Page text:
If you have full trust, then you can do anything, so don’t be surprised that you can do bad things, too

Raymond Chen

This is another example of the dubious security vulnerability known as wrapping a simple idea inside layers of obfuscation and then thinking that somehow the obfuscation is the source of the problem.

First of all, consider this: Suppose a program calls one of its own functions but gets the calling convention wrong and ends up corrupting its stack. Is that a security vulnerability in the operating system? No, it’s a bug in the program. Now, maybe a bad guy can try to exploit this bug in the program, but if such an exploit could be found, it’s naturally a vulnerability in the program, not in the operating system.

Okay, now we add the layers of obfuscation.

First, instead of calling the function incorrectly, we filter it through another function that takes a callback function. For example, let’s use EnumFonts, which is a function that takes a callback function which is called once for each font. If you pass a callback function that has the wrong calling convention, that’s your problem. The EnumFonts function doesn’t know what calling convention your callback function uses; it’s your responsibility to pass a correctly-formed function.

Okay, let’s add another layer of obfuscation. Instead of passing an incorrect callback function from unmanaged code, let’s use DllImport to call the EnumFonts function from a VB.NET program. We’re still passing an invalid callback function, but now it’s being done from a VB.NET program instead of an unmanaged program.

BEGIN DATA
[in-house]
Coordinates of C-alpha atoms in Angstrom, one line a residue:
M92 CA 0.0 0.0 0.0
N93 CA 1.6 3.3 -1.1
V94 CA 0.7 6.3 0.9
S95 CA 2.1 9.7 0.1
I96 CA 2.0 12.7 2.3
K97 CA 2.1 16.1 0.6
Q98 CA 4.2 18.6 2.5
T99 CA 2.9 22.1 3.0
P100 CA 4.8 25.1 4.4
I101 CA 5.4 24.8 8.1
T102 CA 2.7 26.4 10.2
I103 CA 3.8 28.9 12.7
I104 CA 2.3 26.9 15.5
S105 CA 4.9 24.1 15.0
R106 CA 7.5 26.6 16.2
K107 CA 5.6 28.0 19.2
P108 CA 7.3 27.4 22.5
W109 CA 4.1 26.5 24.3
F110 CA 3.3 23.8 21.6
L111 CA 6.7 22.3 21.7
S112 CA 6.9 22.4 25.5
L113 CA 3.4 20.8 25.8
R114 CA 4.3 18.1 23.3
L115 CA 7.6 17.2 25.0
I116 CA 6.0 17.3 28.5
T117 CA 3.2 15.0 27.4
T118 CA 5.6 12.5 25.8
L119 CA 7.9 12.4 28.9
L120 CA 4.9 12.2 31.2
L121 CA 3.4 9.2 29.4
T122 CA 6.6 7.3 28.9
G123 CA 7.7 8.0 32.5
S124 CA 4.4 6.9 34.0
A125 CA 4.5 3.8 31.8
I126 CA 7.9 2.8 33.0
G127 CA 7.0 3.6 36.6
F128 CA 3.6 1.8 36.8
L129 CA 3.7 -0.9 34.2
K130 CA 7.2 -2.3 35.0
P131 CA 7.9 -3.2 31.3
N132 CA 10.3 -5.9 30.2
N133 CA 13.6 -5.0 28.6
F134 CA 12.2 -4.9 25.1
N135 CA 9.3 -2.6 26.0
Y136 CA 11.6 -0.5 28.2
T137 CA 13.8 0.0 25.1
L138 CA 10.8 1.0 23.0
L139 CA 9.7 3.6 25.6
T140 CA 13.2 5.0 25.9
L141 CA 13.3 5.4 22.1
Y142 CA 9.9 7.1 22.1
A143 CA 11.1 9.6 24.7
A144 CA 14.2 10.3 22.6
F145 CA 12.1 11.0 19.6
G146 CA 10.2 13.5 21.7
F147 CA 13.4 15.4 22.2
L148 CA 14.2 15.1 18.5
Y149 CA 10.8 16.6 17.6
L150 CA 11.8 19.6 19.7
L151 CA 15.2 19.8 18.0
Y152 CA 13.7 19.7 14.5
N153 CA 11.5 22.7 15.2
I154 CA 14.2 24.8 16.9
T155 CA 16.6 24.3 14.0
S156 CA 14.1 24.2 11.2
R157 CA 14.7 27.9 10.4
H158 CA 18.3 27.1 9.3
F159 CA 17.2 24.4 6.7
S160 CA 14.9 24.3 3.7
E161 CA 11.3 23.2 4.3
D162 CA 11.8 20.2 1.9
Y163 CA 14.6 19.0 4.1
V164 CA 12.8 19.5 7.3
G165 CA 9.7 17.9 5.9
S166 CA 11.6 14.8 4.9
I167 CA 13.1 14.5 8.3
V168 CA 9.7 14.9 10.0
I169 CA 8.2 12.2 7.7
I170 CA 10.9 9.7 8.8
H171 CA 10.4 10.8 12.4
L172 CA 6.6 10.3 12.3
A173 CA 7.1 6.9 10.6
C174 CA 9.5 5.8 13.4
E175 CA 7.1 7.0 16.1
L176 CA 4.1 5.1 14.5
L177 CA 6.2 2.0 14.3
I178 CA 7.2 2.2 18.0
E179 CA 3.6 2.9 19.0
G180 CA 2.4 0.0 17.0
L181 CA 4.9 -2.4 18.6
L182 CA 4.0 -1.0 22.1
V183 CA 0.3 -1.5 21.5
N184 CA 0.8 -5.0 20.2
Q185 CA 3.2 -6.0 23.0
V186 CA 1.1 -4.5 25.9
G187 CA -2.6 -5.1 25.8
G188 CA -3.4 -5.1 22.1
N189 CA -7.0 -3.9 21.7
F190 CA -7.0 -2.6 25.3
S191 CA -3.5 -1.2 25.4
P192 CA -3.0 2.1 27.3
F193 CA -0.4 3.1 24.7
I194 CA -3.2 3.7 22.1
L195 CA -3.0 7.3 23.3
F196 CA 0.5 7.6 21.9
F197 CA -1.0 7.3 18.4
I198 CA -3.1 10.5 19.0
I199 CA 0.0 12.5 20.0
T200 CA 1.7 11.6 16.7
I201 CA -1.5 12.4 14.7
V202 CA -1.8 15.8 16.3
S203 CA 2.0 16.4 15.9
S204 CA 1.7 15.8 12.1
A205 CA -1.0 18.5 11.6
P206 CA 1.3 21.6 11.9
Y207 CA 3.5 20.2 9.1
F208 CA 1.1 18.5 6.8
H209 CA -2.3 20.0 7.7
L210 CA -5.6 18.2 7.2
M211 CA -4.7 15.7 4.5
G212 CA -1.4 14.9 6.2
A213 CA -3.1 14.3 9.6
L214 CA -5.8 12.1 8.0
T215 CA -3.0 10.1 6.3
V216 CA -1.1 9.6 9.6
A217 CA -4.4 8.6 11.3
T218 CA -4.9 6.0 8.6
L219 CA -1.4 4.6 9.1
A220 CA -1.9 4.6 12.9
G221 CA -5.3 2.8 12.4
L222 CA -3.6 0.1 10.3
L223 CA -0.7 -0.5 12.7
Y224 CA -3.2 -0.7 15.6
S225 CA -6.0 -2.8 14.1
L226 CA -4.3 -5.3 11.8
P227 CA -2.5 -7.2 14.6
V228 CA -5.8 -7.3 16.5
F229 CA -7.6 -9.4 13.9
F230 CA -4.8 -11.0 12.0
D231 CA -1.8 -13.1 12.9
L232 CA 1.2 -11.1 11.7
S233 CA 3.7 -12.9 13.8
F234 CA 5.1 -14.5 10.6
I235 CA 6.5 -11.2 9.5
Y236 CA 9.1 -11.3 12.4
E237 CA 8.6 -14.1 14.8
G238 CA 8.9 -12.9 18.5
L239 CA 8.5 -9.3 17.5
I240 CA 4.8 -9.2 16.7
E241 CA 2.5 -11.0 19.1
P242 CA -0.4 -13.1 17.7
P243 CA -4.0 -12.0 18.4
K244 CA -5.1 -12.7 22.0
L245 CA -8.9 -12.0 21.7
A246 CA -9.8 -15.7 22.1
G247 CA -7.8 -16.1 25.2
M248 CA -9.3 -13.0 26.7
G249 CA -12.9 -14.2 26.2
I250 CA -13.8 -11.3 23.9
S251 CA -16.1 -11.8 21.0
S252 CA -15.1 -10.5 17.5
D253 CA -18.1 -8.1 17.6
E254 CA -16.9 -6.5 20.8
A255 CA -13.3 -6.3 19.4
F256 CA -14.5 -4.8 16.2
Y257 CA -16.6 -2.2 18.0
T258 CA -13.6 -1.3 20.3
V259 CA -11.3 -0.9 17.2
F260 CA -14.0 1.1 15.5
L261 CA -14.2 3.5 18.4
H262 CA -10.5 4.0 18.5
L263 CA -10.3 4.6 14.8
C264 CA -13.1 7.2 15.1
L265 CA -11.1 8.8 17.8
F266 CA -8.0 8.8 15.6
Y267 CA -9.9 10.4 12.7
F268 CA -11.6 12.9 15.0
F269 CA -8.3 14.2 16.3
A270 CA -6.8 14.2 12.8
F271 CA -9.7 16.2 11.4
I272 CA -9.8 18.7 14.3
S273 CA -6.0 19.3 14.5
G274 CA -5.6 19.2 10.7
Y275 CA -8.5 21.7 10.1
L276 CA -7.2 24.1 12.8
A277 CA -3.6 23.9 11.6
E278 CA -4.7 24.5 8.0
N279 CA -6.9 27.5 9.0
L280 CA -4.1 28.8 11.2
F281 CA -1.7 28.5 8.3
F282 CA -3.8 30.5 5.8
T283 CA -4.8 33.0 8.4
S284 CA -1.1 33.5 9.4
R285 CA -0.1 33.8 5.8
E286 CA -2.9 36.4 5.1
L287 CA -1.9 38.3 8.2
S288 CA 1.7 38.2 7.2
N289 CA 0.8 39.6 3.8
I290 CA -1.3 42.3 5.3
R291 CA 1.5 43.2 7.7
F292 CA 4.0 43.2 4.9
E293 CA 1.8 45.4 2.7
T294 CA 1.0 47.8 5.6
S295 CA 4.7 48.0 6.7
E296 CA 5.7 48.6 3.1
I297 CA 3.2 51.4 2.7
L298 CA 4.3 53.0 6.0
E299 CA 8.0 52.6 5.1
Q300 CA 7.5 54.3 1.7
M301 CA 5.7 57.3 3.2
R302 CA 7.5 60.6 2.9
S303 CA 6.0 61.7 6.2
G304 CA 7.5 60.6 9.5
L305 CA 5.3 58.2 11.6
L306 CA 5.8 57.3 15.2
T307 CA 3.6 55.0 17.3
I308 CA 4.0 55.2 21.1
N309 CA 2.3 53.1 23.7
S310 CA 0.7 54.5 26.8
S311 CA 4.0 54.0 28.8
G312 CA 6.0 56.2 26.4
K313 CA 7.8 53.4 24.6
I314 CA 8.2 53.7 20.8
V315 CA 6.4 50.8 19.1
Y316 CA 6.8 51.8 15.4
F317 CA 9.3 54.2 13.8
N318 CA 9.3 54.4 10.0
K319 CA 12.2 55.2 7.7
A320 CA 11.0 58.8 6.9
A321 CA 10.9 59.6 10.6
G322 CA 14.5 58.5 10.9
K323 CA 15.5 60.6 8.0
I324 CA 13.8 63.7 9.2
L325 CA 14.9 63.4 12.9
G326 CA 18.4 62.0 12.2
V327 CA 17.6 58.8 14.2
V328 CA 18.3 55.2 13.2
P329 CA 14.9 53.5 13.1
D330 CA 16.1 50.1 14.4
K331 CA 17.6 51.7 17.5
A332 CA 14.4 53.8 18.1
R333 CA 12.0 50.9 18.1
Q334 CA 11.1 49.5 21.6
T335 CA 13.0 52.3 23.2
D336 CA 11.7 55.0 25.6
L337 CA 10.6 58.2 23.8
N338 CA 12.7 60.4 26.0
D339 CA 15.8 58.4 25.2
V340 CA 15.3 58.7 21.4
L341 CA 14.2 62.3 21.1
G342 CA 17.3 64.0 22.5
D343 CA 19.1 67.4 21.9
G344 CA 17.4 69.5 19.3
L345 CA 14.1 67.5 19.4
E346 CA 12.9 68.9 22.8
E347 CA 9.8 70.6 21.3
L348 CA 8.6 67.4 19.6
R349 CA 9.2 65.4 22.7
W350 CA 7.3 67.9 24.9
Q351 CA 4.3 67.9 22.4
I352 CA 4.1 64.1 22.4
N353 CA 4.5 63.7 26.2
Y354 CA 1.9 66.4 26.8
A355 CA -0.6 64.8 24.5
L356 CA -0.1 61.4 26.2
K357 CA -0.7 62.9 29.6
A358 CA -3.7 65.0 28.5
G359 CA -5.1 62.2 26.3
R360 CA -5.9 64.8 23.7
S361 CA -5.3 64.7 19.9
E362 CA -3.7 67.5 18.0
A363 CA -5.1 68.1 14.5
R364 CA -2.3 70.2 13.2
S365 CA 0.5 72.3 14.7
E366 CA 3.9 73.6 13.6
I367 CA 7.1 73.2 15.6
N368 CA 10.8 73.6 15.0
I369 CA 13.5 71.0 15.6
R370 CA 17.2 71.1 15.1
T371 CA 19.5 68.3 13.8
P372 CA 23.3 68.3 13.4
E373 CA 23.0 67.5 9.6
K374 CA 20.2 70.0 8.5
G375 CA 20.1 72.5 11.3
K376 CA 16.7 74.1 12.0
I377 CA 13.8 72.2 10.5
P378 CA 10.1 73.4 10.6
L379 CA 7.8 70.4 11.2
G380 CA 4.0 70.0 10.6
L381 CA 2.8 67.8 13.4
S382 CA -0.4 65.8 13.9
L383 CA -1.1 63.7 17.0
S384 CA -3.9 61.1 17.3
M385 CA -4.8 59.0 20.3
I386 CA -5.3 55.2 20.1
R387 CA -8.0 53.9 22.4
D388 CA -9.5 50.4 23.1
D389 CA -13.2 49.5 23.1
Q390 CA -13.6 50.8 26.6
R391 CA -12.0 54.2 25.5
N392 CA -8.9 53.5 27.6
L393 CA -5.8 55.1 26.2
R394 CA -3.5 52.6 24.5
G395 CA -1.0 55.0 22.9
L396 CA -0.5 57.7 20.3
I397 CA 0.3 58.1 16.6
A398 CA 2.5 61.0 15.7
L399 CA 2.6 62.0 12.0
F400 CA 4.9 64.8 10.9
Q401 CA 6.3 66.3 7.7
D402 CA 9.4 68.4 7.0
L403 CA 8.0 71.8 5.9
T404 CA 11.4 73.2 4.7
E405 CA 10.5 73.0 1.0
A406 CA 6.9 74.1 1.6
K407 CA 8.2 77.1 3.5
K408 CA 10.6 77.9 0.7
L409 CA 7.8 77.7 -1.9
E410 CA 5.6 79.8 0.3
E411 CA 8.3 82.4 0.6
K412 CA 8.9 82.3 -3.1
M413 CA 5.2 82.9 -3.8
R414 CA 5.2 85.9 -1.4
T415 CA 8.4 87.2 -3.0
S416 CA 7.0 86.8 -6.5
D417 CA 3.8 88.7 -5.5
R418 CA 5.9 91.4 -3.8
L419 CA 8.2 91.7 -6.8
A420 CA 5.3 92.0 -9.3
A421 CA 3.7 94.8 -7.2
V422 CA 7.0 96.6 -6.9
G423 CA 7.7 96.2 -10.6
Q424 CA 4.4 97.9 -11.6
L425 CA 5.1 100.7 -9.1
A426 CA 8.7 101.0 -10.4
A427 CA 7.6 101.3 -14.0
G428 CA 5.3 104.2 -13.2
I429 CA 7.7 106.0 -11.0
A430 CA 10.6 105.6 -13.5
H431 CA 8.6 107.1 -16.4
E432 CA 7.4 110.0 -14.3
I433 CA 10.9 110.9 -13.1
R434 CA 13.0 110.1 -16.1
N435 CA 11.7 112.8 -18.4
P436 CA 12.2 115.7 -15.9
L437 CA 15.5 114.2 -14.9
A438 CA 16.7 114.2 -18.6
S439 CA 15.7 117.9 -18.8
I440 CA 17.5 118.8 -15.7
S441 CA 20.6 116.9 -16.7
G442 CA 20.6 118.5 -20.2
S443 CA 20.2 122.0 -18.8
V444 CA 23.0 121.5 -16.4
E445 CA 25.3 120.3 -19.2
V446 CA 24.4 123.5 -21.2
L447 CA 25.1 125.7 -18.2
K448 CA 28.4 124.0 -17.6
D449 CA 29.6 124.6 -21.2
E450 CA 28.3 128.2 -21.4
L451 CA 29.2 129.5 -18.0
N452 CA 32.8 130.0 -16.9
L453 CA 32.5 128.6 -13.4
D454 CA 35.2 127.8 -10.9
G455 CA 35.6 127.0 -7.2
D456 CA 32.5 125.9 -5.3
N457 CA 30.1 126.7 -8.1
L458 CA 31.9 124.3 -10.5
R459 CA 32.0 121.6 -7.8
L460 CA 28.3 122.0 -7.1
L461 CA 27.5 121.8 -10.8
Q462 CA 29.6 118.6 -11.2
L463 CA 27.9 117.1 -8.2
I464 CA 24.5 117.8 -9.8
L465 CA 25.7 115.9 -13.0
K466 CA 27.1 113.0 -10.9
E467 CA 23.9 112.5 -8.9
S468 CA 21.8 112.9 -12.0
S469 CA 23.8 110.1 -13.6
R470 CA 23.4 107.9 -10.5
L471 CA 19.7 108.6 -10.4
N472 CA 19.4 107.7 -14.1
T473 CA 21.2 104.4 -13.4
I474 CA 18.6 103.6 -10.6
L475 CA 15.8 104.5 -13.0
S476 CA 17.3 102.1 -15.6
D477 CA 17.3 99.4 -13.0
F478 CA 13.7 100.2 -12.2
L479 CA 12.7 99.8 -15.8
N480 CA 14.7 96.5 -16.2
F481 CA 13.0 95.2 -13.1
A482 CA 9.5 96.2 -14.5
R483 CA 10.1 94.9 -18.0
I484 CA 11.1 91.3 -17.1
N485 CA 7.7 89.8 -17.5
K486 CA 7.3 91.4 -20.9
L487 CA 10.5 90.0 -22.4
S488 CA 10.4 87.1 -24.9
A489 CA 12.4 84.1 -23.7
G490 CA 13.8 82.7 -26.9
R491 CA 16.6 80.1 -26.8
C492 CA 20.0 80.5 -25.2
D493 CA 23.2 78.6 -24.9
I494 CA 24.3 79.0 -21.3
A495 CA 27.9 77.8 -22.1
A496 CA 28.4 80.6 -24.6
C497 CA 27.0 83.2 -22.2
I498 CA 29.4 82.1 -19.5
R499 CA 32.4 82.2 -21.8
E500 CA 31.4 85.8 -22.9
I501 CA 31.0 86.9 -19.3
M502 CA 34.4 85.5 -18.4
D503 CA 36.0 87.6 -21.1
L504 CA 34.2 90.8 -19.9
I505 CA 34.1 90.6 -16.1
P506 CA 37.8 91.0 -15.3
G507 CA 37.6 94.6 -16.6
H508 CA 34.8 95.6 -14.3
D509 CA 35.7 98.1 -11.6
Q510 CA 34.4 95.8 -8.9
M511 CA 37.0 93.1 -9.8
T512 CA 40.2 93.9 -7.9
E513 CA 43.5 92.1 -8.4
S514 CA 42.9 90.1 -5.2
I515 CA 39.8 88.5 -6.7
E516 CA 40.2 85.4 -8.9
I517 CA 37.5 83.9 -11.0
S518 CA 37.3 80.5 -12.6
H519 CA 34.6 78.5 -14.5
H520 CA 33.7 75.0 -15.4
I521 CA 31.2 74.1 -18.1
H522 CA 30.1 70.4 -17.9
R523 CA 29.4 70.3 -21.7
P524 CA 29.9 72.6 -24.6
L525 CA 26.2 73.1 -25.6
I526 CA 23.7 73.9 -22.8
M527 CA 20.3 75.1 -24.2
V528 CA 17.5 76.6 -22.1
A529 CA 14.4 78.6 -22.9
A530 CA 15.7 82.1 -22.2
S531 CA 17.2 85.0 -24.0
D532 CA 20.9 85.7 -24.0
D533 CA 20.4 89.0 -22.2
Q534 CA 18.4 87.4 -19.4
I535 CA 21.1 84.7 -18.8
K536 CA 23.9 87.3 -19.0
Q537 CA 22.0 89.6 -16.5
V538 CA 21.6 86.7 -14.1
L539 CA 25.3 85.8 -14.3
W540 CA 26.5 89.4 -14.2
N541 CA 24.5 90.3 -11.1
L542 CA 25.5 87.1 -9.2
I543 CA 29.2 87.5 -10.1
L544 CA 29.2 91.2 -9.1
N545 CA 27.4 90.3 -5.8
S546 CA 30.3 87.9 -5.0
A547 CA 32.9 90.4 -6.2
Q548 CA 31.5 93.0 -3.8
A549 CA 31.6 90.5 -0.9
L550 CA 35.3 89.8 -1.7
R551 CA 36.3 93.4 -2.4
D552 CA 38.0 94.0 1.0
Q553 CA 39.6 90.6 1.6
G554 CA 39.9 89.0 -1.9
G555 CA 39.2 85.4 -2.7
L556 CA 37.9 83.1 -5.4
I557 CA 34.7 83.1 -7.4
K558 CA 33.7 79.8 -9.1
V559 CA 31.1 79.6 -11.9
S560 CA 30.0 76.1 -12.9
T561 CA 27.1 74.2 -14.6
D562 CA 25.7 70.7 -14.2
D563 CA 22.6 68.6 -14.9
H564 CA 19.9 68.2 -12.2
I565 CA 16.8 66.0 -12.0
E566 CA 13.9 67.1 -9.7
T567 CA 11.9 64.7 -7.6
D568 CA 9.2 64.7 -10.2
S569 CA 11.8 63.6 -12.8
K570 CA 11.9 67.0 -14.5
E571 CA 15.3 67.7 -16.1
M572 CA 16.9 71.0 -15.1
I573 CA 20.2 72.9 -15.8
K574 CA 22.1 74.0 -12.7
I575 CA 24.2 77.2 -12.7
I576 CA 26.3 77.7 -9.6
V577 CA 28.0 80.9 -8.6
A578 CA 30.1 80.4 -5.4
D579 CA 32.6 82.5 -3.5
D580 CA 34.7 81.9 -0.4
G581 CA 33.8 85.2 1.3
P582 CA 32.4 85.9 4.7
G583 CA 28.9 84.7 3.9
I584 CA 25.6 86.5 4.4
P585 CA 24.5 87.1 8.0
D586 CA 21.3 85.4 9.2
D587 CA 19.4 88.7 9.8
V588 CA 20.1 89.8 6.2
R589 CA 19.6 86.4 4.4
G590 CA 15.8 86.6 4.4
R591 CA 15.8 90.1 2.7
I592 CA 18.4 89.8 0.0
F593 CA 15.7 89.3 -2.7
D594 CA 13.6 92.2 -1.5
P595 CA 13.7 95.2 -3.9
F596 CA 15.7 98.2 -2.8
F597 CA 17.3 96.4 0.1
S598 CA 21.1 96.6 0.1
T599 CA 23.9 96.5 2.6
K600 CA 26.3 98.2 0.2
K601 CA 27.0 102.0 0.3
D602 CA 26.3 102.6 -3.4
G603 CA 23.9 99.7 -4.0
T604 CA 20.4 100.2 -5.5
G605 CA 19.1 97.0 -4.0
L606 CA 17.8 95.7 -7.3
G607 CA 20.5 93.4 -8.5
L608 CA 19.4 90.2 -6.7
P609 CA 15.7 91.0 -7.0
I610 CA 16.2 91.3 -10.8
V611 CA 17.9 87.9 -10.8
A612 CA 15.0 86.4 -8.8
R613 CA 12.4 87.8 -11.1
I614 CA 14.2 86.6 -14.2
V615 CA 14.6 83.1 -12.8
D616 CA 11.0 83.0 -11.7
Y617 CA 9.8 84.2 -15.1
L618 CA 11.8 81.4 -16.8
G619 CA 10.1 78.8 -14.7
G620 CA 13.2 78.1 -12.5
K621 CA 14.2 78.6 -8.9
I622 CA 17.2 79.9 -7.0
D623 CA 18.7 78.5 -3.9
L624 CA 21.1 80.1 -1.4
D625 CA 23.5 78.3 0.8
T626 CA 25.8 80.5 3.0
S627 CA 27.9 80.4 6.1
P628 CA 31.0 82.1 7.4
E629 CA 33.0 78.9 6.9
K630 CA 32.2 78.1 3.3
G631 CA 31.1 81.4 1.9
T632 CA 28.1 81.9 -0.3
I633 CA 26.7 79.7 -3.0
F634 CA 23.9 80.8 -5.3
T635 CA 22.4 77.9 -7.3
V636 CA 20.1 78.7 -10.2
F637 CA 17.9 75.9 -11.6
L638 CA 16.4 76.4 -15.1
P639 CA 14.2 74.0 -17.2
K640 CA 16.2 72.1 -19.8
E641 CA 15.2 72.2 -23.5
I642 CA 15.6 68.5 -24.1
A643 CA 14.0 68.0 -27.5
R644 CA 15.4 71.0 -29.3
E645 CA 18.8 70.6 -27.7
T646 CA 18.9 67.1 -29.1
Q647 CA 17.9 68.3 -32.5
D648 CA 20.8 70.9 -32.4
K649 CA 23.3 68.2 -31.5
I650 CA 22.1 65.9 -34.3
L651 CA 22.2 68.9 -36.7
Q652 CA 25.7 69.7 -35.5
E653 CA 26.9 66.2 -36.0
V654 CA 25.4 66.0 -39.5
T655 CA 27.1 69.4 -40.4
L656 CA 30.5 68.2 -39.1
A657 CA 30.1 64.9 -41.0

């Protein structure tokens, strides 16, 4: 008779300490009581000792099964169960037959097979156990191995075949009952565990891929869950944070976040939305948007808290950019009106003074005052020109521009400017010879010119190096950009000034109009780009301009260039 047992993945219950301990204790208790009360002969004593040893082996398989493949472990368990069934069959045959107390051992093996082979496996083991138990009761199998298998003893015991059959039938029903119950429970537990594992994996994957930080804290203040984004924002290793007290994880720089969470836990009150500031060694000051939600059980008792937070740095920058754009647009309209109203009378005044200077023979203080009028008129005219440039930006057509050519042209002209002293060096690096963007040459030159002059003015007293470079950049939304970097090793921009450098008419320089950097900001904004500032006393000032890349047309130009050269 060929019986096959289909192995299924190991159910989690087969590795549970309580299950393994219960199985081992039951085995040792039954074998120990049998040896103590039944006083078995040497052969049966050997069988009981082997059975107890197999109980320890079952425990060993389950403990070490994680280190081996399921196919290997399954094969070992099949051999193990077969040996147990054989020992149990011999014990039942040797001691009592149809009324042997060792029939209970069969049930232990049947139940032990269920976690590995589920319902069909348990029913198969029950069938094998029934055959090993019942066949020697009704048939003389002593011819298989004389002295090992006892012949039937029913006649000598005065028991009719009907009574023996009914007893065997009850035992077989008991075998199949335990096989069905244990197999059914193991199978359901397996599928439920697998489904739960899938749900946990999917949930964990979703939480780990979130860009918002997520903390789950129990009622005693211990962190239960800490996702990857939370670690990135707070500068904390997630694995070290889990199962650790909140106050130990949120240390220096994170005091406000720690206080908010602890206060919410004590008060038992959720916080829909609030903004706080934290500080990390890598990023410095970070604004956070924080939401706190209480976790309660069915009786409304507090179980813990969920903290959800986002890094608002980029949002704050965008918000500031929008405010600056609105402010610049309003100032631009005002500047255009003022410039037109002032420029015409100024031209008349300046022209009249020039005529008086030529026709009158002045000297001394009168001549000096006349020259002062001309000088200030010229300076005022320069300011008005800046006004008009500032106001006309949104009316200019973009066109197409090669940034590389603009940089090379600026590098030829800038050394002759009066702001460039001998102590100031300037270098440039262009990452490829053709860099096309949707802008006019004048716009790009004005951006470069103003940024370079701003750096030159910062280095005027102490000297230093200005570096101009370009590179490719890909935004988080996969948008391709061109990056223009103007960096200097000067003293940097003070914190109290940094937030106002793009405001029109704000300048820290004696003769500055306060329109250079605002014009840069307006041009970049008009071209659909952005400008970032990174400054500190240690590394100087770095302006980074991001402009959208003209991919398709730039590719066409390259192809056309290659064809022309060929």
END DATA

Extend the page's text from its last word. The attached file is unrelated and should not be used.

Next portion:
At this point, you announce that you have found a security vulnerability in VB. And since a lot of scripts are written in VB, you add that this vulnerability affects Word, Excel, Web pages, anything that supports script.

But if you take away all the layers of obfuscation, you see that all that is really going on is that the program called a function with the wrong calling convention. Hardly an earth-shattering vulnerability.

Now let’s look to see if the layers of obfuscation made the original problem broader in scope. First of all, the caller and the crash take place in the same process, so we haven’t crossed a security boundary from, say, one process to another, or from user mode to kernel mode. Furthermore, in order to call a DllImported function, the program needs to have full trust, in which case it already can do bad things to your computer without having to enlist the assistance of the EnumFont function. It could just start passing totally bogus parameters to Marshal.Copy and corrupt memory all it wants. The only interesting thing would be if a trusted program could somehow be tricked into passing a bogus function pointer to EnumFonts or otherwise be tricked into calling a bogus function, but even in that case, it would be a bug in that trusted program, not in VB itself.


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